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Overcoming Skilling Challenges of India post the China Meltdown

One area where India lags behind China apart from other parameters is China’s ability to churn out large numbers of skilled manpower to meet its growing needs.

By Sunil Dahiya

Over the past few years and especially post the global Covid-19 pandemic affecting millions of people around the world, China is facing a global backlash that has put a big question mark on it continuing as the ‘factory of the world’. Many countries in Europe, and the US don’t see China with the same lens as they did a decade ago. This backlash has come as a blessing to many countries in the Third World like India, Vietnam, Taiwan etc. India is sensing an opportunity and is more than eager to fill in the space likely to be vacated by China sooner or later. This weakened global position of China has given an opportunity to India to attract more international investments and technologies.

Many companies have shown interest to move their manufacturing bases to India. Already international giants like Apple and Samsung plan to expand their manufacturing bases in India. At least 24 mobile phone companies plan to set up mobile phone factories in India. Assembly partners of giant players in the electronics segment have shown interest in moving to India. These companies have pledged investments to the tune of $1.5 billion so as to establish mobile-phone factories, according to Bloomberg.

The Indian government had announced a production linked incentive (PLI) scheme for large scale electronics manufacturing to uplift domestic manufacturing and give impetus to large-scale investments in cell phone manufacturing and other specified electronic components.

However, if India intends to become the first choice of all investments moving out of China, we need to relook at many crucial aspects. There are several challenges we need to address:

  • In today’s scenario, where global economies are fractured, it will be a difficult task to relocate entire supply chains. The uncertain business environment and the drying up of cash flows is inhibiting companies to make a quick decision despite the government making available the land for operational setup.
  • Production process and the supply chains are more closely entrenched than most people tend to believe, and it is not easy to dismantle them overnight. An integrated approach to infrastructure developments viz. ports and highways and building capacities for quality labour and complex logistics will be extremely important to attract international companies to set up local operations. India needs to quickly put its house in order as it might not be the first choice for global majors simply because of its lack of integration with global supply chains.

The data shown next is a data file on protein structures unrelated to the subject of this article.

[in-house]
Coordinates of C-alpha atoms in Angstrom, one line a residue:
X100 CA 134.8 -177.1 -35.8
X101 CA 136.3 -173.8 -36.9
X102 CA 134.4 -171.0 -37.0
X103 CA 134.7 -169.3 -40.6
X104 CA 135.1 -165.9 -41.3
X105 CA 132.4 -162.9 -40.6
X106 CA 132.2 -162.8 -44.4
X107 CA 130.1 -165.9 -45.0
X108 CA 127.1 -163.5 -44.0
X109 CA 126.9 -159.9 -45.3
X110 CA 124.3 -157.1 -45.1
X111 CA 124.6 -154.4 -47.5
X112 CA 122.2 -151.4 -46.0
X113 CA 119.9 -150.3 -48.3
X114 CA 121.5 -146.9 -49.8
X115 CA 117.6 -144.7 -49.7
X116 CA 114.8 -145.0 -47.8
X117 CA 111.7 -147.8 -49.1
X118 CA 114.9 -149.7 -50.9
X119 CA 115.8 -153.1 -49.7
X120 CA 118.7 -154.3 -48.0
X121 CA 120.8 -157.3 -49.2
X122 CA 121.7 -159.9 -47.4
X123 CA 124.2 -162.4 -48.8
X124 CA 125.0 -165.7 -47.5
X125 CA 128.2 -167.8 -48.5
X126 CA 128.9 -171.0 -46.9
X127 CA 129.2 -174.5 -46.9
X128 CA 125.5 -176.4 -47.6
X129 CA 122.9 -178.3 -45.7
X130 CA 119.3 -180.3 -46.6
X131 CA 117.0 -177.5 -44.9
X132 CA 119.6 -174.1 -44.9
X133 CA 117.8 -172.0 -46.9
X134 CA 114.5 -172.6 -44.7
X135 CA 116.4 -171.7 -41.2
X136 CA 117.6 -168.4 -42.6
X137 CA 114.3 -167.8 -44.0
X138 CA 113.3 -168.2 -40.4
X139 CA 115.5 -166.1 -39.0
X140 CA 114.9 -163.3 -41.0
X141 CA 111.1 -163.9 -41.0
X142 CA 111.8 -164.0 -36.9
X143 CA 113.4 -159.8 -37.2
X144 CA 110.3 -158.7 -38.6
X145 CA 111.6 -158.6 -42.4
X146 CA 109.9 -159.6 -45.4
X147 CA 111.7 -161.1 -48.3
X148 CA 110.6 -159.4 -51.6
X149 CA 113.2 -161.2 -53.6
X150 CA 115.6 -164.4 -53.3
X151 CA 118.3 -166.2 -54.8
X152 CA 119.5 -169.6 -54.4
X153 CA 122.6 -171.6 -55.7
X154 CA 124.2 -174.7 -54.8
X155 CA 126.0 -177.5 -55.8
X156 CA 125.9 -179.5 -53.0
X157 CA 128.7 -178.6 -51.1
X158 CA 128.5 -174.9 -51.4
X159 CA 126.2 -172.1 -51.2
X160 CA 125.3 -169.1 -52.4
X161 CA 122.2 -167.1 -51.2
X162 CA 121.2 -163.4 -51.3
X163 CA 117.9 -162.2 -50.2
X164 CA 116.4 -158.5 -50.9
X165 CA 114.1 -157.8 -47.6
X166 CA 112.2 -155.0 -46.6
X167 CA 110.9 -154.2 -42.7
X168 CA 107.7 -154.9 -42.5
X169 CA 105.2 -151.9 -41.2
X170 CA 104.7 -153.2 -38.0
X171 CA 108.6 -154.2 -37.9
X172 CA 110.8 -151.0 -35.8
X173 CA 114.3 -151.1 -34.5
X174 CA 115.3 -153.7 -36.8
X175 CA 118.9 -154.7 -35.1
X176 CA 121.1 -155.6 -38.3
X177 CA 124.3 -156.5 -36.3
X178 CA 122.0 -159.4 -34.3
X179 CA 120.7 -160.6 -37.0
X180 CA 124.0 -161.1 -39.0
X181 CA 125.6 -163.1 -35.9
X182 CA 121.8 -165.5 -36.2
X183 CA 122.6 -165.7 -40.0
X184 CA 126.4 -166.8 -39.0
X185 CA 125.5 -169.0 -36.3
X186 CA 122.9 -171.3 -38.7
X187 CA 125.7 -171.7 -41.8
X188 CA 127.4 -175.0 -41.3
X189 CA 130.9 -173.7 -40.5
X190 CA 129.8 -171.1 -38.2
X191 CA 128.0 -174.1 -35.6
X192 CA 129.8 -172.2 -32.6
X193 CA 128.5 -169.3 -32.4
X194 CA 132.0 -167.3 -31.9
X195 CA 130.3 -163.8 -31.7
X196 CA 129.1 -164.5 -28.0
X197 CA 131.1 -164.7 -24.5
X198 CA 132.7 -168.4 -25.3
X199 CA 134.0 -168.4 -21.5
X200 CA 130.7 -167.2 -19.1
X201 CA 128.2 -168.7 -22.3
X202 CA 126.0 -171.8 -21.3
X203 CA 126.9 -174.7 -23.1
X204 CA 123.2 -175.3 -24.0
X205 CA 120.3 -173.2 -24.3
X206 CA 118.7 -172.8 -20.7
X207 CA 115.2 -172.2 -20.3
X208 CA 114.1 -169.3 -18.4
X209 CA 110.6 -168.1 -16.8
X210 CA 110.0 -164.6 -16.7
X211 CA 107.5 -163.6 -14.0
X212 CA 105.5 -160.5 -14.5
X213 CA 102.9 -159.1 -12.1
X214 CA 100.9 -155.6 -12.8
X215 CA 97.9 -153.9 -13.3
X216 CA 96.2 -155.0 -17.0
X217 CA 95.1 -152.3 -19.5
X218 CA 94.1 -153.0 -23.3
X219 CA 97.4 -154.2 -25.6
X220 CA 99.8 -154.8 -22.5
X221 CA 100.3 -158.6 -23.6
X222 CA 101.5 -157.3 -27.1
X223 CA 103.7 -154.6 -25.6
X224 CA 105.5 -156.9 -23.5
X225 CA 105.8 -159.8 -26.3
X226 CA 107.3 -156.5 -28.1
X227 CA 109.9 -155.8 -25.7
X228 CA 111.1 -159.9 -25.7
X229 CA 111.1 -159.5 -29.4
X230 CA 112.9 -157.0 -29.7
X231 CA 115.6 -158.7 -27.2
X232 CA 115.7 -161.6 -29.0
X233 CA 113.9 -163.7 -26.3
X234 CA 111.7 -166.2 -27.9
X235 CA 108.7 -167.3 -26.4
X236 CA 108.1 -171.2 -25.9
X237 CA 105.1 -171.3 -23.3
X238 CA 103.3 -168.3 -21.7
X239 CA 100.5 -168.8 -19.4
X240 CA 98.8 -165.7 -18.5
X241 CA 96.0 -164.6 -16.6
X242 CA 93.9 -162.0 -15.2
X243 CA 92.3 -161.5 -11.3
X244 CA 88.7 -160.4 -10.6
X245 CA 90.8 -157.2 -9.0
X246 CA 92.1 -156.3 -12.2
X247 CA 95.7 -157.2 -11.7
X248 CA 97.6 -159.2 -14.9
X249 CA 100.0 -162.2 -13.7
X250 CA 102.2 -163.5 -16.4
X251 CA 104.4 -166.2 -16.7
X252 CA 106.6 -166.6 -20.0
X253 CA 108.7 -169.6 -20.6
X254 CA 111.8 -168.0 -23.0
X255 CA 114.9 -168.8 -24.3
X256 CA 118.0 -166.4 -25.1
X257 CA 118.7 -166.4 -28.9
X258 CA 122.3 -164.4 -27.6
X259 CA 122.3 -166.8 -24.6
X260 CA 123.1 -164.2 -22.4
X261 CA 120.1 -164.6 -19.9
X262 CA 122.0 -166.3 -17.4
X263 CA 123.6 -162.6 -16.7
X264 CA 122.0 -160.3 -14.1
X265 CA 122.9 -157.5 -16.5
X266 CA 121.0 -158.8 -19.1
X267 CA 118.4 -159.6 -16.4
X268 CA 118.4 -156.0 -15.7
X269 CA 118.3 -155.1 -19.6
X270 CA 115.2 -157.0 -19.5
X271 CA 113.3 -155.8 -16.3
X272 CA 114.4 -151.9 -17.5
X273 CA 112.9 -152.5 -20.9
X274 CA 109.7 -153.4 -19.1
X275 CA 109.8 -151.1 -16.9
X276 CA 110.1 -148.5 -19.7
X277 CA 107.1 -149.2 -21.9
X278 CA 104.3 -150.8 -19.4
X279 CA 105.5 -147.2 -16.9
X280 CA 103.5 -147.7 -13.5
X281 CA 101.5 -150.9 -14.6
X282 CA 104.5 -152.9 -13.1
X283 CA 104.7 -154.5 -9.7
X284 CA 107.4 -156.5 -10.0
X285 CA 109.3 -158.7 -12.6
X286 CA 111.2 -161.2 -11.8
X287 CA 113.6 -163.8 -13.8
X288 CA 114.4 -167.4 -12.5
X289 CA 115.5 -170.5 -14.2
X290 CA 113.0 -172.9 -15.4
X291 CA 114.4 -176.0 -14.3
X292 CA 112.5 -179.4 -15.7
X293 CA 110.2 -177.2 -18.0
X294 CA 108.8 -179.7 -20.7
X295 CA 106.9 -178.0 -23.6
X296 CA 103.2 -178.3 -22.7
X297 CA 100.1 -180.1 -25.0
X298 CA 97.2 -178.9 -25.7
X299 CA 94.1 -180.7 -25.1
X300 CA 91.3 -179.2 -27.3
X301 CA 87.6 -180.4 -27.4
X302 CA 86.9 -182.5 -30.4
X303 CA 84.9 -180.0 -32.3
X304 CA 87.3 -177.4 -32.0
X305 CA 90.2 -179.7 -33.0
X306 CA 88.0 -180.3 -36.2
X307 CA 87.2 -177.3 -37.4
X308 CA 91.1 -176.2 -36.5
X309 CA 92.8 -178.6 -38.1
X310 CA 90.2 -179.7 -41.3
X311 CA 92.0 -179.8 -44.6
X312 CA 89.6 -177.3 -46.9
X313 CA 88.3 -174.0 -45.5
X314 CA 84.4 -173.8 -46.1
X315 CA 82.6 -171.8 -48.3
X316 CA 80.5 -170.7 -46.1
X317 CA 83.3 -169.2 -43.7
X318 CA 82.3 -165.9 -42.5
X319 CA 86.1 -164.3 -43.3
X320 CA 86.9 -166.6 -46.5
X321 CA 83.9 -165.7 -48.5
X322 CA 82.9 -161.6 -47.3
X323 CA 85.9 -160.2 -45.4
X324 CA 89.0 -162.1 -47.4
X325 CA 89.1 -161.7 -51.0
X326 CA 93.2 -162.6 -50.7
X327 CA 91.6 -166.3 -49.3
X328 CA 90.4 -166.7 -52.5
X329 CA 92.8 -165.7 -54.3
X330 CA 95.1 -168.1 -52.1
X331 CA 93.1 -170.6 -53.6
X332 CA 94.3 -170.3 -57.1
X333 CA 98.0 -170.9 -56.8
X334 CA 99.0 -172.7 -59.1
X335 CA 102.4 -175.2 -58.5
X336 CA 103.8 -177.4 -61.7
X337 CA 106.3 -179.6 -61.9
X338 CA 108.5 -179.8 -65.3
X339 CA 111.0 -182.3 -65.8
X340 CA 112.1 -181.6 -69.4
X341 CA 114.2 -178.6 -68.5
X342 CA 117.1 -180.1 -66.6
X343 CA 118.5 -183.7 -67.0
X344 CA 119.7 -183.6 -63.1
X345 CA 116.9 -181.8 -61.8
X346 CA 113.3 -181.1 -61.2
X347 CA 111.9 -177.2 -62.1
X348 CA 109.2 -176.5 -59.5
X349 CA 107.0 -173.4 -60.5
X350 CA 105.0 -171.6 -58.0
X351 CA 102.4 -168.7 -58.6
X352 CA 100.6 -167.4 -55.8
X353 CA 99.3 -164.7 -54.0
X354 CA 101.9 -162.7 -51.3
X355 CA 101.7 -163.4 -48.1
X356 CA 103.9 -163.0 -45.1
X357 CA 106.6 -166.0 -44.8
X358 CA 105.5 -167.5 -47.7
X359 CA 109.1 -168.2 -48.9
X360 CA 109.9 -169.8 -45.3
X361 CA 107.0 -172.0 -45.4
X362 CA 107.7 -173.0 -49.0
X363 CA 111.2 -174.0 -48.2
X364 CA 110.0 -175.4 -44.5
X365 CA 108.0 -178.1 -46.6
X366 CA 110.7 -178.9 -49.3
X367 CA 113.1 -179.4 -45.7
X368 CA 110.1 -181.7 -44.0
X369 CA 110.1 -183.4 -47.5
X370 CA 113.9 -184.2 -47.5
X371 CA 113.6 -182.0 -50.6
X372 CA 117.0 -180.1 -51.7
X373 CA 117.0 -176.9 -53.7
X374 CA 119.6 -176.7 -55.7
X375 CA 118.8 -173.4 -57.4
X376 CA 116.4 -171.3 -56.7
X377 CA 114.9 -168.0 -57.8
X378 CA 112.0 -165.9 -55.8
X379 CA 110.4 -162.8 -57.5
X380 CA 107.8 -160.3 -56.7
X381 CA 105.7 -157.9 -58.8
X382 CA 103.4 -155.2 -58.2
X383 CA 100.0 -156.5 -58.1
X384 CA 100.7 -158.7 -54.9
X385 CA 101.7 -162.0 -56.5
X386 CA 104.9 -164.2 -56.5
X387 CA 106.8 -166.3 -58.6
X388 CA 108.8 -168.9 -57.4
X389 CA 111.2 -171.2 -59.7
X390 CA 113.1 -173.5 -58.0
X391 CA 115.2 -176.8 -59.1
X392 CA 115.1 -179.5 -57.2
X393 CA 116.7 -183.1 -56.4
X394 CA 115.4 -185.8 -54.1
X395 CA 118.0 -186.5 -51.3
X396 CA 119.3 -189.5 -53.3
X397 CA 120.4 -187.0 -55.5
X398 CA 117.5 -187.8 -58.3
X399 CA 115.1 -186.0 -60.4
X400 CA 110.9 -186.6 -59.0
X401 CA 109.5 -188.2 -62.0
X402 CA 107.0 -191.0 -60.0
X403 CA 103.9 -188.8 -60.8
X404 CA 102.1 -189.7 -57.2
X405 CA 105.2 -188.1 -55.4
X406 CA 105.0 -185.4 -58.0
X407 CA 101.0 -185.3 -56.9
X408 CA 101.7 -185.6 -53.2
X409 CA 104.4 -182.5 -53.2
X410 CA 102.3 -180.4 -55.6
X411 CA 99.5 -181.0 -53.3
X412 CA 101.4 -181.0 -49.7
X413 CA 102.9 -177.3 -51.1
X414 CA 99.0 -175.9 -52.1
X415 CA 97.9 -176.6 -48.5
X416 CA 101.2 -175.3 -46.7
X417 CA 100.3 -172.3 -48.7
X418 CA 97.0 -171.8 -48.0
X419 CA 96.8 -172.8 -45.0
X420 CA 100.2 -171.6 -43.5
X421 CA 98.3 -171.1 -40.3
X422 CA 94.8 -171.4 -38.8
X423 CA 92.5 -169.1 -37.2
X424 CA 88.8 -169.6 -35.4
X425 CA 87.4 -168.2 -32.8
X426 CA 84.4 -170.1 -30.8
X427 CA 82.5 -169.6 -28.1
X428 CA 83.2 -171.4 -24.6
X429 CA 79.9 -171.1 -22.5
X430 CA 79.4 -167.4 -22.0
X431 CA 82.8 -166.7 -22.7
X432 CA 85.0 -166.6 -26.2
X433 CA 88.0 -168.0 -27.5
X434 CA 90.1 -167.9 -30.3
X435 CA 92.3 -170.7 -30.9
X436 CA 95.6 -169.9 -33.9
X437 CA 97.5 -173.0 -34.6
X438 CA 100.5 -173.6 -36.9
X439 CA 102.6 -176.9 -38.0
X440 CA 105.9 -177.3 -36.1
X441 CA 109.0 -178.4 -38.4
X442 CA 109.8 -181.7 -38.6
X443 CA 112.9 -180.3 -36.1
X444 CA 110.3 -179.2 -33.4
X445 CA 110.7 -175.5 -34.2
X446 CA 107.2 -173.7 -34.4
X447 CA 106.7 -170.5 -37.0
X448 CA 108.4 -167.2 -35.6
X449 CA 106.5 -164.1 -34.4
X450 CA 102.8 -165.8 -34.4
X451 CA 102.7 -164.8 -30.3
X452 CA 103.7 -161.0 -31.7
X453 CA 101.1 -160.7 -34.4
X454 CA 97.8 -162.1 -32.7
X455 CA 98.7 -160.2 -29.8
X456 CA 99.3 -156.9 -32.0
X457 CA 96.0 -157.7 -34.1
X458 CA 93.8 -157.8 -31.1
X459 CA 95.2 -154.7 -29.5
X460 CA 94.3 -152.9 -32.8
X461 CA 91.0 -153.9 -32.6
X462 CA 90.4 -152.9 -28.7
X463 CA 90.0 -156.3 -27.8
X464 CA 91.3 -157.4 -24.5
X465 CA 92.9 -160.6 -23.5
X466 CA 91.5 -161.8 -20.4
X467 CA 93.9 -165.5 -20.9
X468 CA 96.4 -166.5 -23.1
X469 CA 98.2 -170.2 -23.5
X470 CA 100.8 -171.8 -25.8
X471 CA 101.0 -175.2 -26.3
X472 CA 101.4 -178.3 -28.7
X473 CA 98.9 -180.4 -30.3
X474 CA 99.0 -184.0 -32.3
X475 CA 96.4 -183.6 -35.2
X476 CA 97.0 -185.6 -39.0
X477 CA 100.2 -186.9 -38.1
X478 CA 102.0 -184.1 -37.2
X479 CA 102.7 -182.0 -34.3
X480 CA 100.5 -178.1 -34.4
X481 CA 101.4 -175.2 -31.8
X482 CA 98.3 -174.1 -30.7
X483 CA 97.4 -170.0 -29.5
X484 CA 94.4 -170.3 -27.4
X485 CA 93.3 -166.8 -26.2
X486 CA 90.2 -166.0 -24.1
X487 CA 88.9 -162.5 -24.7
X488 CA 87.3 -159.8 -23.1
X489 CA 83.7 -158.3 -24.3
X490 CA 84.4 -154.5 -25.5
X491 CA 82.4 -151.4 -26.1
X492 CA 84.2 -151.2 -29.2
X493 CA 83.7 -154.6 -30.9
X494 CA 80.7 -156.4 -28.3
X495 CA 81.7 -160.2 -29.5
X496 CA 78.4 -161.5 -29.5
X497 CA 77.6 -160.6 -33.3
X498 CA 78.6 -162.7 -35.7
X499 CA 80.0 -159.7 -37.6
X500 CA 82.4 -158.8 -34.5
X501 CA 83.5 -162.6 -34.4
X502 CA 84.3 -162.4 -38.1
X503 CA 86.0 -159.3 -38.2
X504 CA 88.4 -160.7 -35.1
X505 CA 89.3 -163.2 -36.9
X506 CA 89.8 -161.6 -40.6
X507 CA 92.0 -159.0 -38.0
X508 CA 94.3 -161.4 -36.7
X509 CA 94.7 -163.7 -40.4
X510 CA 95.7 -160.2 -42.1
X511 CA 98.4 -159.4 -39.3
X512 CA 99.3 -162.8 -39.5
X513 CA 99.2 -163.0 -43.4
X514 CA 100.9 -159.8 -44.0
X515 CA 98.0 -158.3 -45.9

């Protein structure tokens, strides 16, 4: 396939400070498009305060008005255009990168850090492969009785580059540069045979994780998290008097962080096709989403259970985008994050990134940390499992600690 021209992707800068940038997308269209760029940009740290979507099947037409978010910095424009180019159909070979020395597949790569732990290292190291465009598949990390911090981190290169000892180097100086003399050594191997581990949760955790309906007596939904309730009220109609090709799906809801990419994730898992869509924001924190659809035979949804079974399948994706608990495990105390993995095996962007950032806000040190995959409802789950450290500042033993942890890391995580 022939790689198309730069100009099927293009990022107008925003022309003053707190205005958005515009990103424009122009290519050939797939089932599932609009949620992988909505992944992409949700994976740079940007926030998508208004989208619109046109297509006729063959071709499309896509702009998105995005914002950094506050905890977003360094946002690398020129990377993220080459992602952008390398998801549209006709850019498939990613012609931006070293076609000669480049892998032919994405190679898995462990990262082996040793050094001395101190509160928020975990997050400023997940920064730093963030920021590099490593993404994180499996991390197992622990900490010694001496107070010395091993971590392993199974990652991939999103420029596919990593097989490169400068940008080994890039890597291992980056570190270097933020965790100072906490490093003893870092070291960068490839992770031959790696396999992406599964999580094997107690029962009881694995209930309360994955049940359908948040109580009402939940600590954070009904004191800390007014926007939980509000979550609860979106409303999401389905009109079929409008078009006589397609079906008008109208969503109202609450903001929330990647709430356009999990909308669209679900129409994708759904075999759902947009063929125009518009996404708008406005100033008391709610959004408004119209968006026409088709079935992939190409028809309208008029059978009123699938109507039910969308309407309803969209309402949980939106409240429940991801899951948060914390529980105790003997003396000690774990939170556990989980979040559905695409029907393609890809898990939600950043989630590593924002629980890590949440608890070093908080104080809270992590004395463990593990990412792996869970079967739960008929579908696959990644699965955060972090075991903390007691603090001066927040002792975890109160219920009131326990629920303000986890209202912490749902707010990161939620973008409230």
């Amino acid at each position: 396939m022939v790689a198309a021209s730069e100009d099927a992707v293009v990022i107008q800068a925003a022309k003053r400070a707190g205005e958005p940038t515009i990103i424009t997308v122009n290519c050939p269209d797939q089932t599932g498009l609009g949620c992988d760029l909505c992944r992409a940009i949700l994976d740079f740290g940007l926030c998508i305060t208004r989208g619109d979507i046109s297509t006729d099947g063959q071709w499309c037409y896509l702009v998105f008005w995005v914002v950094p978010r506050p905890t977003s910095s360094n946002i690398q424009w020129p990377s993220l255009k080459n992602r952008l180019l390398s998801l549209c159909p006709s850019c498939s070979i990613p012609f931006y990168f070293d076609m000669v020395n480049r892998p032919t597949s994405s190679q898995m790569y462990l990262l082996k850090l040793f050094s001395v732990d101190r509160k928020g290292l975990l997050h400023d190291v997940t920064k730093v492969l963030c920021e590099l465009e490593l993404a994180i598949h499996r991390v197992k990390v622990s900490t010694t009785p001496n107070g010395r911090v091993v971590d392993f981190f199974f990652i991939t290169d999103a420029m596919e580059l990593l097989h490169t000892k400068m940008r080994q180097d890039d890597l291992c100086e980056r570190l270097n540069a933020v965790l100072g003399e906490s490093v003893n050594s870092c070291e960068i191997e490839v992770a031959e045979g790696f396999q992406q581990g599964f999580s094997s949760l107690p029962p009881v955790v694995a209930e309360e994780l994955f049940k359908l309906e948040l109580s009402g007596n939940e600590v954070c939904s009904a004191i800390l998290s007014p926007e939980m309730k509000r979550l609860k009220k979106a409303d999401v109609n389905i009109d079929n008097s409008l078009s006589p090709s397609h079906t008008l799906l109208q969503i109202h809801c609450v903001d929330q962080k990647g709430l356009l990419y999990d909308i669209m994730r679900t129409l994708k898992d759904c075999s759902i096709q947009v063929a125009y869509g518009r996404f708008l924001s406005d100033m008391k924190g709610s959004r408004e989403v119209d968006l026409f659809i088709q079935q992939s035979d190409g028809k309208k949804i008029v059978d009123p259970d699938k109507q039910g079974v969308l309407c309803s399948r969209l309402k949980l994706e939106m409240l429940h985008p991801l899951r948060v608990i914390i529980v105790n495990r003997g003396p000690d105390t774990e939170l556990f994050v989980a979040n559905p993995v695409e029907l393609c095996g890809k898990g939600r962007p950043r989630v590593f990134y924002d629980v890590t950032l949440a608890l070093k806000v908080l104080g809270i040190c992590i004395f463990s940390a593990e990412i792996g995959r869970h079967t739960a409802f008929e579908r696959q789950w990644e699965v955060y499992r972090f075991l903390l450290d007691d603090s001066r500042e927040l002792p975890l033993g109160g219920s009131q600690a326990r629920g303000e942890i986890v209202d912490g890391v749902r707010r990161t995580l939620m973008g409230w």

• India needs to ready its talent pool in abundance to meet the global standards. Large scale skilling of high standards is required. One area where India lags behind China apart from other parameters is China’s ability to churn out large numbers of skilled manpower to meet its growing needs. India similarly needs to set up high skill training schools across the country. The private sector needs to gear up to play a pivotal role in integrating industries with the skilling ecosystem. The state governments will be major stakeholders in developing in-house workshops in schools and creating more technical schools.
  • With skill development focus likely to shift to the manufacturing sector, strategizing for the benefit of both the employers and workers becomes paramount.
  • One of the most important elements will be to develop regional skilling hubs. This will require a strong collaborative approach between state governments, training providers and corporates
  • Innovate in training solutions by practice-based learning and on-the-job, experience by real-time exposure on the shop floor through apprenticeships
  • Inculcating a skills-oriented mindset by providing encouragement, avenues and incentives to address one’s own skilling needs
  • Developing more personalized and targeted training programmes based on demonstrated capabilities
  • Introducing a strong certification programme to recognize capabilities learned within a specific curriculum framework

The above will go a long way in solidifying and strengthening the skills foundation for India to be ready for an economic resurgence and the opportunities arising out of China’s increasing isolation in world trade. If India is able to overcome the listed challenges and is able to implement the investor-friendly policies and also ensure smooth transition of all companies relocating to India, it will give a big boost to the economy apart from creating thousands of jobs. With an expected GDP growth of over 11% this year, Corporate India can certainly look forward to brighter days ahead.

Source: ET HRWorld